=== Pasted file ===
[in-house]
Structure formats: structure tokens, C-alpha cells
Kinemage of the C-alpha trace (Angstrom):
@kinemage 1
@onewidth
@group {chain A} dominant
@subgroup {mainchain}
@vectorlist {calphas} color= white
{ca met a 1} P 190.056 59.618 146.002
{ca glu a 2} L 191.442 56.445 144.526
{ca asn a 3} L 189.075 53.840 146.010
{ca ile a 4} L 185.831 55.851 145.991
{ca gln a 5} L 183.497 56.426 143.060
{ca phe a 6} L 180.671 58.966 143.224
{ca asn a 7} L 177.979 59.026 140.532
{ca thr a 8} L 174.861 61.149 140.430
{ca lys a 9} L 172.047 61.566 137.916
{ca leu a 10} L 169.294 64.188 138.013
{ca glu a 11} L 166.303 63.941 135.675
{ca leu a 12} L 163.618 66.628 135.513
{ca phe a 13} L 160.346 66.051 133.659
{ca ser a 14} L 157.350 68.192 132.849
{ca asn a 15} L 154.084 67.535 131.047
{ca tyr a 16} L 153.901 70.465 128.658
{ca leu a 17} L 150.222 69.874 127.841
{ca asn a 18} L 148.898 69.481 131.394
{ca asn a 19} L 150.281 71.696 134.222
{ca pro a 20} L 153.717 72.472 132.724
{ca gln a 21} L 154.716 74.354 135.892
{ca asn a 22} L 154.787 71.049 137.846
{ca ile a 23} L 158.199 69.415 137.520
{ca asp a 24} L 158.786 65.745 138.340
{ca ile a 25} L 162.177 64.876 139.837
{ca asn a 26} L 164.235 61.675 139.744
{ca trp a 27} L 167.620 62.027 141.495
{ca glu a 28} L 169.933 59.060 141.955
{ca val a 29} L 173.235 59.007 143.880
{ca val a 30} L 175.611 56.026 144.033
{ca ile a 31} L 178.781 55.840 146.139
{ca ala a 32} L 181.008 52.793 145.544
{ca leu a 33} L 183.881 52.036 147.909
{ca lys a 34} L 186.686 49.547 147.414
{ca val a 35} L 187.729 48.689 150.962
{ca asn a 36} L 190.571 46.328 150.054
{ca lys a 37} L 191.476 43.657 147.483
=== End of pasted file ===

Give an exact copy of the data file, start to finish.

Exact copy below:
[in-house]
Structure formats: structure tokens, C-alpha cells
Kinemage of the C-alpha trace (Angstrom):
@kinemage 1
@onewidth
@group {chain A} dominant
@subgroup {mainchain}
@vectorlist {calphas} color= white
{ca met a 1} P 190.056 59.618 146.002
{ca glu a 2} L 191.442 56.445 144.526
{ca asn a 3} L 189.075 53.840 146.010
{ca ile a 4} L 185.831 55.851 145.991
{ca gln a 5} L 183.497 56.426 143.060
{ca phe a 6} L 180.671 58.966 143.224
{ca asn a 7} L 177.979 59.026 140.532
{ca thr a 8} L 174.861 61.149 140.430
{ca lys a 9} L 172.047 61.566 137.916
{ca leu a 10} L 169.294 64.188 138.013
{ca glu a 11} L 166.303 63.941 135.675
{ca leu a 12} L 163.618 66.628 135.513
{ca phe a 13} L 160.346 66.051 133.659
{ca ser a 14} L 157.350 68.192 132.849
{ca asn a 15} L 154.084 67.535 131.047
{ca tyr a 16} L 153.901 70.465 128.658
{ca leu a 17} L 150.222 69.874 127.841
{ca asn a 18} L 148.898 69.481 131.394
{ca asn a 19} L 150.281 71.696 134.222
{ca pro a 20} L 153.717 72.472 132.724
{ca gln a 21} L 154.716 74.354 135.892
{ca asn a 22} L 154.787 71.049 137.846
{ca ile a 23} L 158.199 69.415 137.520
{ca asp a 24} L 158.786 65.745 138.340
{ca ile a 25} L 162.177 64.876 139.837
{ca asn a 26} L 164.235 61.675 139.744
{ca trp a 27} L 167.620 62.027 141.495
{ca glu a 28} L 169.933 59.060 141.955
{ca val a 29} L 173.235 59.007 143.880
{ca val a 30} L 175.611 56.026 144.033
{ca ile a 31} L 178.781 55.840 146.139
{ca ala a 32} L 181.008 52.793 145.544
{ca leu a 33} L 183.881 52.036 147.909
{ca lys a 34} L 186.686 49.547 147.414
{ca val a 35} L 187.729 48.689 150.962
{ca asn a 36} L 190.571 46.328 150.054
{ca lys a 37} L 191.476 43.657 147.483